01-27-2020 · African-American Partnership
Gene Norman had just finished a long day at work — it was 2001, and Gene was working as a meteorologist for CBS-affiliate WGCL in Atlanta.
It was a Friday night, and a colleague of Gene’s was heading to a party once he left for the day.
“There was an event going on called the ‘Blue Lights in the Basement’ party near Underground Atlanta,” Gene says. “He [his friend] kind of dragged me to the event. We both worked in television, it was our last newscast and I just wanted to go home.”
But Gene obliged — luckily for him. If Gene hadn’t gone with his friend that evening, then he wouldn’t have met the love of his life.
The event was hosted by United Way of Greater Atlanta’s African-American Partnership.
AAP had only been formed a year prior. On Feb. 29, 2020, AAP celebrates its 20th Anniversary with its fifth-annual Leadership Luncheon.
A few blocks away and a few hours prior to meeting Gene, Elaine Mitchell Norman, previous chief information officer of United Way of Greater Atlanta, was encouraged by a friend of hers to go to the event — it had been a “long, busy day” for her, as well.
“It was just one of those things,” Elaine says. “I had had a long, busy day, and I was like, ‘Oh, now I got to go to this thing.’ I had to rush home, get dressed and it seemed like just about everything that could’ve gone wrong went wrong.
“I couldn’t get my stockings to cooperate, I couldn’t find a parking space. But I finally found the place, and as I walked in, the first thing I could see was this crowd of women and they were all pointing and looking, and I was like, ‘What’s happening over there?’”
Gene says he and his colleague were “fairly well known” — after all, they had been on TV every night that week. So, a crowd formed around the two of them.
“The event was great, and it was exciting,” he says. “They had lights and music and everything, so it was fun. I reached over and tapped this lady on the shoulder and said, ‘Would you like to dance?’”
The women in Elaine’s group were all talking about these two single guys from TV, and she says they were talking about Gene’s colleague when she felt the tap on her shoulder.
“I turn around, and it’s Gene Norman,” she says. “We started dancing, and right after we started, it felt like the lights came on for the event to be over. This was an event that usually went until around 2 a.m. or something, and this time it was around midnight.”
Gene didn’t want his time with Elaine to end, though. He asked her if she wanted to go out for coffee and dessert at Café Intermezzo.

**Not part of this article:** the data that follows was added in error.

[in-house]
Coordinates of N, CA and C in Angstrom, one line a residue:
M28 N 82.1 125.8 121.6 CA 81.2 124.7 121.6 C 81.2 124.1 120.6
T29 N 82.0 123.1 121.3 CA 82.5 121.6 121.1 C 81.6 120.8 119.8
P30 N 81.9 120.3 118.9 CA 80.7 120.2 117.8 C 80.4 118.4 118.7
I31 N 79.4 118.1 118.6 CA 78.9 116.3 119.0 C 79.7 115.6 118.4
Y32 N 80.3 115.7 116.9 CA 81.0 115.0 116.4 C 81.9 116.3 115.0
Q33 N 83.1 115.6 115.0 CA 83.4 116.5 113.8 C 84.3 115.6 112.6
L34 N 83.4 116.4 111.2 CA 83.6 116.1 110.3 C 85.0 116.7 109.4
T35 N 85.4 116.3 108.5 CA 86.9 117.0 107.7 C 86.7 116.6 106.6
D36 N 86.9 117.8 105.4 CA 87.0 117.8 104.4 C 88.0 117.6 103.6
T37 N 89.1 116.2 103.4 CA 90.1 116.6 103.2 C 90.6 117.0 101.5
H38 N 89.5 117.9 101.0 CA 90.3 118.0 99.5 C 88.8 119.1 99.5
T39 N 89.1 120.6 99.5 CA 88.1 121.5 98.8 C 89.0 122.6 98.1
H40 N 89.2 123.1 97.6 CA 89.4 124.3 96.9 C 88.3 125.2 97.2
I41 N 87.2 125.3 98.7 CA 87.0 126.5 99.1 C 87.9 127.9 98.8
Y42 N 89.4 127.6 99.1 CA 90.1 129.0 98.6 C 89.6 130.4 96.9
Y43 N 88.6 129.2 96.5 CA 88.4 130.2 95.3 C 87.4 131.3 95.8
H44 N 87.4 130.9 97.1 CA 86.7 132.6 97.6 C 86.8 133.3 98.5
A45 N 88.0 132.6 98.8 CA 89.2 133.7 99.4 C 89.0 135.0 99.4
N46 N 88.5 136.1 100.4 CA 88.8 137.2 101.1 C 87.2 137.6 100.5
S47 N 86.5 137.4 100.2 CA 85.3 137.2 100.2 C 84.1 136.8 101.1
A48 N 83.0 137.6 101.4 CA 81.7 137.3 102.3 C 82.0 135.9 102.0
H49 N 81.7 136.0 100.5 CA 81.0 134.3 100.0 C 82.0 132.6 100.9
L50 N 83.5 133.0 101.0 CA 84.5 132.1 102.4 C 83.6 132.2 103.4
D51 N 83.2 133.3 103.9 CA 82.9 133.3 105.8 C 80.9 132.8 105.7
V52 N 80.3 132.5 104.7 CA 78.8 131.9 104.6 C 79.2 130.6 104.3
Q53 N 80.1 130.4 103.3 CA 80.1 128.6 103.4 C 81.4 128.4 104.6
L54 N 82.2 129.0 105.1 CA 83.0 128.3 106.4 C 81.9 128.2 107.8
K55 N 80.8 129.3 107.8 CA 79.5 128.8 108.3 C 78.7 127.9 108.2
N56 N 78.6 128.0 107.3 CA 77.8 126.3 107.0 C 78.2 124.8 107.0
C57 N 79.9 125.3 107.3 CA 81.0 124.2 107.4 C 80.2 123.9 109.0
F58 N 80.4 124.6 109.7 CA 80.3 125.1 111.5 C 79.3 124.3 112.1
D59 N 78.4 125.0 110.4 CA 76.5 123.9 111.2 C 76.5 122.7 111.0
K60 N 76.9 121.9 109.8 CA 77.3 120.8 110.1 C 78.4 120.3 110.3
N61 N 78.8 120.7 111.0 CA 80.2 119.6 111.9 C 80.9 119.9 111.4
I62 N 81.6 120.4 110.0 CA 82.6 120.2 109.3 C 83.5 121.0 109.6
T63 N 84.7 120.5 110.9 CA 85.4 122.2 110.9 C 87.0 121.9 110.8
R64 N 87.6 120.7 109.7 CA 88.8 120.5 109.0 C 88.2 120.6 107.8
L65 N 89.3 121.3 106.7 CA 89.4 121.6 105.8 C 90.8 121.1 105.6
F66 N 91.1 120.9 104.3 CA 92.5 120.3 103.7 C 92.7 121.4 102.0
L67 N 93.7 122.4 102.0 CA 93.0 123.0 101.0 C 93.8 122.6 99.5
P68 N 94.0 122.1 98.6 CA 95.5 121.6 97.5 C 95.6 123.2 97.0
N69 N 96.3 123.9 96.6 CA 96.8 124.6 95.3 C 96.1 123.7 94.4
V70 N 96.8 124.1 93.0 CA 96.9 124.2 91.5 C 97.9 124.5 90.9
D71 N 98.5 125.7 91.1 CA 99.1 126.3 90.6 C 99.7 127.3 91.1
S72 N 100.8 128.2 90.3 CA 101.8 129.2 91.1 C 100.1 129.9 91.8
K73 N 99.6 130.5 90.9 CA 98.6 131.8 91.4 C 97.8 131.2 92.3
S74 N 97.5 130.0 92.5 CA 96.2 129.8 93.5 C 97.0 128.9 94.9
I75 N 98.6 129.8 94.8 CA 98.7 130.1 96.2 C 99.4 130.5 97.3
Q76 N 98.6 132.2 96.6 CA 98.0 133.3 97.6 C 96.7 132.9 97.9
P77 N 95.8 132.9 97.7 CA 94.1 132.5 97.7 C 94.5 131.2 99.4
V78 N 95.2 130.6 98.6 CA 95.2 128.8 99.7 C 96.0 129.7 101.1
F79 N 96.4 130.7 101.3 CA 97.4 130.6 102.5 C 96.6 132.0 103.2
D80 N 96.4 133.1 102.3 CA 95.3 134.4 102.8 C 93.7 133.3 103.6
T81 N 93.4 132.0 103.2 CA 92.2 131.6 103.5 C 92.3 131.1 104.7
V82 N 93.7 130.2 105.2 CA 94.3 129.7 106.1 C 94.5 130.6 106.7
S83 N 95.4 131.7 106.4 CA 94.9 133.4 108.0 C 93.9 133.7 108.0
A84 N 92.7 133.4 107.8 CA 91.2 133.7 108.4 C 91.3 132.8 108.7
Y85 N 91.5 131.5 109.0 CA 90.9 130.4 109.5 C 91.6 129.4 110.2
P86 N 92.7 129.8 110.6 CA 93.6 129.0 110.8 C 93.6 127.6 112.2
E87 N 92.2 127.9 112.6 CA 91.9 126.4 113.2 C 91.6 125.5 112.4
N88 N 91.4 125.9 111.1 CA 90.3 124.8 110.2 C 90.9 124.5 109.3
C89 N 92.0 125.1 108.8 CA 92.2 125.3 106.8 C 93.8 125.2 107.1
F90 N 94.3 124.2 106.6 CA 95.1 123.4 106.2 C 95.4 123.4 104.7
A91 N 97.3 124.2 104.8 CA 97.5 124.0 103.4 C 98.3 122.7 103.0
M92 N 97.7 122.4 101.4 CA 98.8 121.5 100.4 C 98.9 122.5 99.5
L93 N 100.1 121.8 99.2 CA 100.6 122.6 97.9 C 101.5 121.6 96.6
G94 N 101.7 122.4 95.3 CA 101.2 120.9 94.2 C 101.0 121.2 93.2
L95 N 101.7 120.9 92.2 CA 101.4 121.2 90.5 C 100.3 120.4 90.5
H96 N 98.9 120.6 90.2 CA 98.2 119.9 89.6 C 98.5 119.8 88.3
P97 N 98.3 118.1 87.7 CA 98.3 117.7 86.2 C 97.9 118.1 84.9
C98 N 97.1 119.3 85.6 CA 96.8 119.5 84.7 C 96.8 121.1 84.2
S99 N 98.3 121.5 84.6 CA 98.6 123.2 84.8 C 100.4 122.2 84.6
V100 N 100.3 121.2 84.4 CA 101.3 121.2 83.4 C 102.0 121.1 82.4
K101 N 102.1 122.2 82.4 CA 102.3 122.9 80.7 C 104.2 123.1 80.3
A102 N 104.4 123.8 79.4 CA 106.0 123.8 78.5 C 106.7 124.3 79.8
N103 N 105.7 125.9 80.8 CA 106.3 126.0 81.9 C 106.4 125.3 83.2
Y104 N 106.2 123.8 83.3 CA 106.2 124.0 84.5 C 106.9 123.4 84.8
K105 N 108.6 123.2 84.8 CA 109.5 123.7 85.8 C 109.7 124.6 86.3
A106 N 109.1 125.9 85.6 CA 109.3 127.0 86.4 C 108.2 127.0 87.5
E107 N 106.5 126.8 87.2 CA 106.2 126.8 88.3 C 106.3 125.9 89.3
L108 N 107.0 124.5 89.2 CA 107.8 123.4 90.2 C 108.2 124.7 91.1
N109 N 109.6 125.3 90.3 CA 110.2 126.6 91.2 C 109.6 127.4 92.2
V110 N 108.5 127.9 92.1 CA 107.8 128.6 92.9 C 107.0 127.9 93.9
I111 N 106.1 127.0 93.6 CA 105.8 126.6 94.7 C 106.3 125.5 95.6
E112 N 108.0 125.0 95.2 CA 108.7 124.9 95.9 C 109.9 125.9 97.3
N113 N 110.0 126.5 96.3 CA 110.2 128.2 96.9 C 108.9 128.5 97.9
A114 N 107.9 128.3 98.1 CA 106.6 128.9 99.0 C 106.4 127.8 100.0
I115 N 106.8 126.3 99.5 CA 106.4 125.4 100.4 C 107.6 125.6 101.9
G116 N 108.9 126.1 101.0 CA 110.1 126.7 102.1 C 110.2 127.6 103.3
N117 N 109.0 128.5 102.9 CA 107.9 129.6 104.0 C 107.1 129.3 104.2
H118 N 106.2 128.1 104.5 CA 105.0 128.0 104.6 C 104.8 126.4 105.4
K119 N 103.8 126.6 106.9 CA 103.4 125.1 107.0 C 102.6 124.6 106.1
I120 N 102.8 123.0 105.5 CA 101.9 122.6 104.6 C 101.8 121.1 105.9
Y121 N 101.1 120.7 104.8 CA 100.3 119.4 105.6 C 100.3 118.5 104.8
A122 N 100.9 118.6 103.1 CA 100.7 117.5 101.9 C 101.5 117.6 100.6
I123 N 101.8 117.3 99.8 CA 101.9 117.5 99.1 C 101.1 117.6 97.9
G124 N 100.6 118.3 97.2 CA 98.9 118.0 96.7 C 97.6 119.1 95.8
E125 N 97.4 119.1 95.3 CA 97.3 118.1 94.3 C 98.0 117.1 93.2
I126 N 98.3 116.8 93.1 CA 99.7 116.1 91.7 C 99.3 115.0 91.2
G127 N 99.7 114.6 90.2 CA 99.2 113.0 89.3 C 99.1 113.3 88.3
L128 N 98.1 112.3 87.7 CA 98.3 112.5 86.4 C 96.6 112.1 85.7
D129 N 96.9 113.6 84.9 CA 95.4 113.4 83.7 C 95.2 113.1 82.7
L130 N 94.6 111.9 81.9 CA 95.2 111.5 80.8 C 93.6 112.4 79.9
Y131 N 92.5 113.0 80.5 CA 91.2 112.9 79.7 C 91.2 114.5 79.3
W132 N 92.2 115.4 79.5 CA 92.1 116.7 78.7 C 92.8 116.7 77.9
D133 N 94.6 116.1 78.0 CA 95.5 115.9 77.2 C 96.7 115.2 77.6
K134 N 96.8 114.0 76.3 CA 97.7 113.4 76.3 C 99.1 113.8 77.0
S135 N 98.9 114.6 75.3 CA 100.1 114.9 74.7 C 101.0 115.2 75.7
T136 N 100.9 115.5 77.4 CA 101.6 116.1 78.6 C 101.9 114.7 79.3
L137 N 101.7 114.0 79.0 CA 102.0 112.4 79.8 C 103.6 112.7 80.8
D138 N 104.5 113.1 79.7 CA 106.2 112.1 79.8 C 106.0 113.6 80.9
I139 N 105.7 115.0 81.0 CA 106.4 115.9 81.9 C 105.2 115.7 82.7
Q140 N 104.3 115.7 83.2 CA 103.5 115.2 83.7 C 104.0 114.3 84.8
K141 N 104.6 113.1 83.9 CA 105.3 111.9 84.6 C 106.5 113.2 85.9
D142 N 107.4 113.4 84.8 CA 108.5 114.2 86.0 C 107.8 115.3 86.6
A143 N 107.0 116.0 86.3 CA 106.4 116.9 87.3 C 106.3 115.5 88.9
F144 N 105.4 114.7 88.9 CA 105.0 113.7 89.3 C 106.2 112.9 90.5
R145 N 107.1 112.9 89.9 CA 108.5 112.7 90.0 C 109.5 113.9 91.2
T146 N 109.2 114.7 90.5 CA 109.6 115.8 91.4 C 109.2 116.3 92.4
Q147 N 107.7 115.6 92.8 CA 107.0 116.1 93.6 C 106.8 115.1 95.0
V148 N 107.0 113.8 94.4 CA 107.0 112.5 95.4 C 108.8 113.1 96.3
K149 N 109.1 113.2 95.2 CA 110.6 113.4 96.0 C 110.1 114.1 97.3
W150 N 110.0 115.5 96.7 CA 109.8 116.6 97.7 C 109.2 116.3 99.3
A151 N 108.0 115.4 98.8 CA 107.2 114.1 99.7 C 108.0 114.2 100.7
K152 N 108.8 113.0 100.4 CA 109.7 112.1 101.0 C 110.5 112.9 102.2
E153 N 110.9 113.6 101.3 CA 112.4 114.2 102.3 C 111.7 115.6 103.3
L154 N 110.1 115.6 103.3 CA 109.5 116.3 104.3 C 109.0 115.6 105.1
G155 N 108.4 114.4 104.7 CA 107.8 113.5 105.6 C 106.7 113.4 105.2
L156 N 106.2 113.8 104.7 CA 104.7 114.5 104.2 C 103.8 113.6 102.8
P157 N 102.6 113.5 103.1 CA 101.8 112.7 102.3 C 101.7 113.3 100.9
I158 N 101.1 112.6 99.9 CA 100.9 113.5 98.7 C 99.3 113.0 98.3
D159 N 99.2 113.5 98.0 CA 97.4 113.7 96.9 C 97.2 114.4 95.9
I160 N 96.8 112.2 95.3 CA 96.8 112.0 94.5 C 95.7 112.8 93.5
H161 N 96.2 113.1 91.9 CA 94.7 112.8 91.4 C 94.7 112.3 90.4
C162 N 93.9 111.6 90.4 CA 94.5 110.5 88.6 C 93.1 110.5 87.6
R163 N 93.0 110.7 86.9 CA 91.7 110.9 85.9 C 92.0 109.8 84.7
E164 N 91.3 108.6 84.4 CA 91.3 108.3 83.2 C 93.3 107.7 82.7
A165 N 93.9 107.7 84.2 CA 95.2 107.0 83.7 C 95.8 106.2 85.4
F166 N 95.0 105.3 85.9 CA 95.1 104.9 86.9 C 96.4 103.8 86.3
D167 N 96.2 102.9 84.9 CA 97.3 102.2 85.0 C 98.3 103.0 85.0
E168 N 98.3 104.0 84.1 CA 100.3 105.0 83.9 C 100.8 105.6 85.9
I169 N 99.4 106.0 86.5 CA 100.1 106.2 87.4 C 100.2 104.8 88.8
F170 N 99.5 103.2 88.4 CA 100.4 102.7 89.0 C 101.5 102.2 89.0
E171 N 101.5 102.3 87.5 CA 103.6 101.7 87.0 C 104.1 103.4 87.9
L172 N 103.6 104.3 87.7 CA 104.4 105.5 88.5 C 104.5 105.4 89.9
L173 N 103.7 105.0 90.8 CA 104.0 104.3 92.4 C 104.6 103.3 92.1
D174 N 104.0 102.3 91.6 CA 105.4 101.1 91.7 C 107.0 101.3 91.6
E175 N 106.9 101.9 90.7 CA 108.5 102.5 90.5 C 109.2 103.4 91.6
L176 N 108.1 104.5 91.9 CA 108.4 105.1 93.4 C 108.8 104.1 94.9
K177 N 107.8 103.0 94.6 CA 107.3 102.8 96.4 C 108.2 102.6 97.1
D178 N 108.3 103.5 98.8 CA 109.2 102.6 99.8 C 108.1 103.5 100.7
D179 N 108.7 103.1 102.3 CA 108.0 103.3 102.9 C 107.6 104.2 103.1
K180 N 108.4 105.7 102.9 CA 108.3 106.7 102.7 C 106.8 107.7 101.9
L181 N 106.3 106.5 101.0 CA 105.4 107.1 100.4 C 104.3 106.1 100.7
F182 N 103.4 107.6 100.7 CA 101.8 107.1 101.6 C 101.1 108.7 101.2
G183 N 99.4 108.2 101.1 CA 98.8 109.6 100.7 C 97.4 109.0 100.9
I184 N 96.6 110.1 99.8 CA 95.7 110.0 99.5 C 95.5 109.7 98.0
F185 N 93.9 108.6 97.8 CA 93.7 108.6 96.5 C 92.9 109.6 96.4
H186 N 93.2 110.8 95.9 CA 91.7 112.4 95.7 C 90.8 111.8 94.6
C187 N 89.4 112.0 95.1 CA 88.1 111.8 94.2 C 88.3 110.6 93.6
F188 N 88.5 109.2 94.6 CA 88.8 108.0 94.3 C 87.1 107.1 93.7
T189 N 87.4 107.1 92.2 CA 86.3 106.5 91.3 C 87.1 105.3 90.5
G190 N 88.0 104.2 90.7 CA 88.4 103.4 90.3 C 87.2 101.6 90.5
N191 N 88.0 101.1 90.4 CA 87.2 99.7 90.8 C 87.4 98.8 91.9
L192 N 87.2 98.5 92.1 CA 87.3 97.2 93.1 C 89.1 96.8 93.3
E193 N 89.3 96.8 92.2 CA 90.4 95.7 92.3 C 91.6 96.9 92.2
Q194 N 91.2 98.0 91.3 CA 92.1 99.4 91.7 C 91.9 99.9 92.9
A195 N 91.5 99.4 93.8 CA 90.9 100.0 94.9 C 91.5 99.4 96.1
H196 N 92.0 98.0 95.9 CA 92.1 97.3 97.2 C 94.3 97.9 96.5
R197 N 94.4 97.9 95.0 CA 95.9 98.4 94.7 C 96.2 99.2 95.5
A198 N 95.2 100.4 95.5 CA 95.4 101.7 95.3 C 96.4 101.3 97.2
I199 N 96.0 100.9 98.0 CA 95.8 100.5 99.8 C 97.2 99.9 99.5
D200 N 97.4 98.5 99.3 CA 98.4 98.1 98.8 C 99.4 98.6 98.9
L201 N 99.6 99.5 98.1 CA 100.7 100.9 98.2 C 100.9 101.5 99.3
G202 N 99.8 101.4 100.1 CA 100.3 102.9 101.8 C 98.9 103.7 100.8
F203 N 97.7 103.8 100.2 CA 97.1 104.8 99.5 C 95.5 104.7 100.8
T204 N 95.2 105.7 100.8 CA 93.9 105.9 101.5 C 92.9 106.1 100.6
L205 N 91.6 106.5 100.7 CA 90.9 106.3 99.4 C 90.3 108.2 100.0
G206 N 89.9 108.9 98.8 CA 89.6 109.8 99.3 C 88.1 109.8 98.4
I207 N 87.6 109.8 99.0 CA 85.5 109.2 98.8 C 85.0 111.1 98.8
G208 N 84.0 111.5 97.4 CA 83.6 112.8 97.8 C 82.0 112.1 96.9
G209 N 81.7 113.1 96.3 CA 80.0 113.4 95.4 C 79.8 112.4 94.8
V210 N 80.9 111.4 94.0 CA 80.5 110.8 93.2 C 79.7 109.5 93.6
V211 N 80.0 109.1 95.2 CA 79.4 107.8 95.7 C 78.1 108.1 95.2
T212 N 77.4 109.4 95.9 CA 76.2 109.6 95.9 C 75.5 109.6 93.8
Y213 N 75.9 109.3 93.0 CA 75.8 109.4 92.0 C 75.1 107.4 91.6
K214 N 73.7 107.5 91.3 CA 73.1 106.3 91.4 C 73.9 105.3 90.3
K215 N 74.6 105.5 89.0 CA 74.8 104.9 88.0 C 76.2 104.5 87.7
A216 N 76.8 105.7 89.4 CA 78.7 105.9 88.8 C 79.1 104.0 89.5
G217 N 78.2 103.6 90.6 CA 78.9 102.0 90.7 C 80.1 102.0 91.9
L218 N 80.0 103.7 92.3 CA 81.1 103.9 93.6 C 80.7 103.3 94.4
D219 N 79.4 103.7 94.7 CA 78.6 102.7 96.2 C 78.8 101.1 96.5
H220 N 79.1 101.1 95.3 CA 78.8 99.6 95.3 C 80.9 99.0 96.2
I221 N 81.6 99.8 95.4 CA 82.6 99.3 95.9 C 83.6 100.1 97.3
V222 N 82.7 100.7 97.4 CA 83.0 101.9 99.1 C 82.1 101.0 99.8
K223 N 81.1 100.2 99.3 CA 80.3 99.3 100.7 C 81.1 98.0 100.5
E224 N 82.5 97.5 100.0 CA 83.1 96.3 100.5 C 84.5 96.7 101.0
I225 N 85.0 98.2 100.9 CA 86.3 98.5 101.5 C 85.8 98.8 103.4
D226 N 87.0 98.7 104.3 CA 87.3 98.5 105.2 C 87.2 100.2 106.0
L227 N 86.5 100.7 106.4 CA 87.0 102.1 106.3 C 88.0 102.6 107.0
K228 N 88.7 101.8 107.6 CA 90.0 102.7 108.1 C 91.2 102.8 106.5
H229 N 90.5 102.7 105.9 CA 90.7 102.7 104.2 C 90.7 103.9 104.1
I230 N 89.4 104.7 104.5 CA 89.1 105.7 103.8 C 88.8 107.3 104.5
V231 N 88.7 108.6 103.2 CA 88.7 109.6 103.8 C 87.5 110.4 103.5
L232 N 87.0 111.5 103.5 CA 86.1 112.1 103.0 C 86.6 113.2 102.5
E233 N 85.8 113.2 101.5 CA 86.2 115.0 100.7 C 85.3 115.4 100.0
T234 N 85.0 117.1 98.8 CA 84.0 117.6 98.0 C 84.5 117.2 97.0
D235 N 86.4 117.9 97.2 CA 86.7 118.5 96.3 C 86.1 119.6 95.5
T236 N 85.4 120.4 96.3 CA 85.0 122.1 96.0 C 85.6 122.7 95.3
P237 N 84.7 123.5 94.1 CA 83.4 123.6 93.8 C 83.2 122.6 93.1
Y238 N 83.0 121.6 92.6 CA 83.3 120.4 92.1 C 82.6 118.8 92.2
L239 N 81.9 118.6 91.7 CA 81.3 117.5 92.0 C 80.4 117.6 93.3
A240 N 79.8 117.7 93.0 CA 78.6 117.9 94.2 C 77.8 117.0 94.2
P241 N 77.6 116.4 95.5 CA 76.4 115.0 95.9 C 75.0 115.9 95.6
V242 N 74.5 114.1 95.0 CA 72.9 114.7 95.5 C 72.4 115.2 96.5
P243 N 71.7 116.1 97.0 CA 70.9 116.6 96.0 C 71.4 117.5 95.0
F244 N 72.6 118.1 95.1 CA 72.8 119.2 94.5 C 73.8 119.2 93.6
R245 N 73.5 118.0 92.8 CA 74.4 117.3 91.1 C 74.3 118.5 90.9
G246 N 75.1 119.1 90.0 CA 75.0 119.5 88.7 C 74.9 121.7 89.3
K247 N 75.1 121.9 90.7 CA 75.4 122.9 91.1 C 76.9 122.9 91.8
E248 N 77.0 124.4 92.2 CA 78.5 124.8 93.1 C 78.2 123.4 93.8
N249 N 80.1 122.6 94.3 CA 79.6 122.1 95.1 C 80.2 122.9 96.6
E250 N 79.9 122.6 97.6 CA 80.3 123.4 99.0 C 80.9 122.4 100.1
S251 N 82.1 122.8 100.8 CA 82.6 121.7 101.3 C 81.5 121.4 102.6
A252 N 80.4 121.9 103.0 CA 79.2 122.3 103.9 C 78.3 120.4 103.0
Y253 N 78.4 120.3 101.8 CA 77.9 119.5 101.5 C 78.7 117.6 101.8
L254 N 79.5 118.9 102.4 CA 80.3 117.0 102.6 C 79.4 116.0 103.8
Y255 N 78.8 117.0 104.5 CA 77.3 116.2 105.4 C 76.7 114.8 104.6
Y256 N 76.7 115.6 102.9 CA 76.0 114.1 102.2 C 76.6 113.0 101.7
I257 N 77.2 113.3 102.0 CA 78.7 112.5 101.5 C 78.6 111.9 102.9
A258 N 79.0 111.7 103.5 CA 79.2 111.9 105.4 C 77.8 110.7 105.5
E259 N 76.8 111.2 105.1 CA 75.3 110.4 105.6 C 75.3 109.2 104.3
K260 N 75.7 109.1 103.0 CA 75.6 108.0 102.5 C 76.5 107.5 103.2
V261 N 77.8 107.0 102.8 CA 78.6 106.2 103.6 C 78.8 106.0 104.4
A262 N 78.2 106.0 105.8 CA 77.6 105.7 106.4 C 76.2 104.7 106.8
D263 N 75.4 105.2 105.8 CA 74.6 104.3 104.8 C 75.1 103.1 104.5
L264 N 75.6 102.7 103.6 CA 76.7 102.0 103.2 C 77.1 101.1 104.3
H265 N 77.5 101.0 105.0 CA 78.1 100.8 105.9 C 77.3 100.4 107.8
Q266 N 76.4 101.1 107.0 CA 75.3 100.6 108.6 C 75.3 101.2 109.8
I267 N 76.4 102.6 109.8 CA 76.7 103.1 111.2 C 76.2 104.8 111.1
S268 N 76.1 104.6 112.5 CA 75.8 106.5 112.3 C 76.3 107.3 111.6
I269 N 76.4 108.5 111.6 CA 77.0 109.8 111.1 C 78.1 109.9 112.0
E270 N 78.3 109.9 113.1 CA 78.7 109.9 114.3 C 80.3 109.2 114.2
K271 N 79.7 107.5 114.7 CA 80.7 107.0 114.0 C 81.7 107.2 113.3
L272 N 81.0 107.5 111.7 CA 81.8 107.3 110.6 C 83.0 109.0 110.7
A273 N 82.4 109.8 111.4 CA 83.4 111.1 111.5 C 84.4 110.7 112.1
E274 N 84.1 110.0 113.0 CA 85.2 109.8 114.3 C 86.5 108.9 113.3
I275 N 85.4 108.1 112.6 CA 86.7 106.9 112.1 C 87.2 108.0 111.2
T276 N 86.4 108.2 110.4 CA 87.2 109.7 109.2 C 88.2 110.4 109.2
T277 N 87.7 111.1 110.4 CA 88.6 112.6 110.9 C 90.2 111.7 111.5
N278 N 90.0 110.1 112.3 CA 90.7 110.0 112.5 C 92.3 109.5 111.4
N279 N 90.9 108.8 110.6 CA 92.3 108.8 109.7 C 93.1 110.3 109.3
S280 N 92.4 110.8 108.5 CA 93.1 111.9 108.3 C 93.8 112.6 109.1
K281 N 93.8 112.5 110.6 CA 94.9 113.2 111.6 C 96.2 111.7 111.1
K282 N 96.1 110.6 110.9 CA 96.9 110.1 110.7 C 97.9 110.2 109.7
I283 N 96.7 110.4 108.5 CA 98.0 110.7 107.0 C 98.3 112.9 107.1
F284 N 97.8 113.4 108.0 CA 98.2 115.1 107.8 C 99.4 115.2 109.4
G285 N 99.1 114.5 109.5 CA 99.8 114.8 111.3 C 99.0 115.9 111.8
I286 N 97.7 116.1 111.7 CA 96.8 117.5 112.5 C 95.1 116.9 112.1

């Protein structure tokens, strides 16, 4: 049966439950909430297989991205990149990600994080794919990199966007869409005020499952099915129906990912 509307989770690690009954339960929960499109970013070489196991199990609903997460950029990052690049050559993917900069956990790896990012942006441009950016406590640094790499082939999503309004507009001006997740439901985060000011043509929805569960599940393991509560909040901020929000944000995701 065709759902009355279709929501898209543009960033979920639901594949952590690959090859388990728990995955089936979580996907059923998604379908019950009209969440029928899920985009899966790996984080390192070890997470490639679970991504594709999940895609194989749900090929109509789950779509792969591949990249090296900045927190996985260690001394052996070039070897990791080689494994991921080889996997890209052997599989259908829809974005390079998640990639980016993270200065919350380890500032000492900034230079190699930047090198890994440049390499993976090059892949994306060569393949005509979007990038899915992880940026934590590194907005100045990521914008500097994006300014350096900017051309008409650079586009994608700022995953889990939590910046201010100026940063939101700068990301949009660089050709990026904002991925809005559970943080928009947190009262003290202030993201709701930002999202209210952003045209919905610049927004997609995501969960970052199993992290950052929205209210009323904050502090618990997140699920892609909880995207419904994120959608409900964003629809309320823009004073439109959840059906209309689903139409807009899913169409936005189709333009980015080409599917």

“We talked and talked, and at some point, they actually came and tapped us on the shoulder to say it was closing time,” Gene says.
Elaine says the servers were looking at her with arms crossed, visibly upset. Unbeknownst to her, they had flipped over chairs, put them on the tabletops and closed the registers for the night. The two were the only people in the restaurant.
“It was like 4 a.m.,” Elaine says with a laugh. “We didn’t even know we had talked that long.”
Gene and Elaine parted ways that morning, but the two started dating and went on to get married about a year and a half later.
“We’ve been dancing together ever since,” Elaine says.
It’s been close to two decades since they met, and the two have moved on to other jobs and out of the area. They spent time in Houston before moving back to the Greater Atlanta region in the past few years. The 20th anniversary of AAP has given Gene and Elaine each a chance to reconnect with the organization they both used to be so involved in — a chance to give back to a group that has given them both so much.
“It’s because of AAP that I am now married,” Gene says.
United Way of Greater Atlanta’s African-American Partnership was established 20 years ago to engage an underrepresented population of United Way giving societies.
The partnership launched June 2000 under the African American Initiative moniker by Conchita Robinson and Charles Stephens with the purpose of increasing financial participation and volunteers from our community — there was also this real desire to make United Way’s donor base more reflective of the demographics in Atlanta where they serve. AAP committed itself to addressing achievement gaps and improving outcomes for African-American boys and young men in the Greater Atlanta region by offering resources and mentorship.
AAP is open to donors with shared affinities for philanthropy, leadership and service, and members of AAP donate $1,000 a year or more to United Way of Greater Atlanta. Currently, AAP has more than 1,000 members and raises more than $2 million annually.
That money feeds into United Way’s overall goal of improving the well-being of more than 250,000 children in Greater Atlanta’s 13 counties by 2027.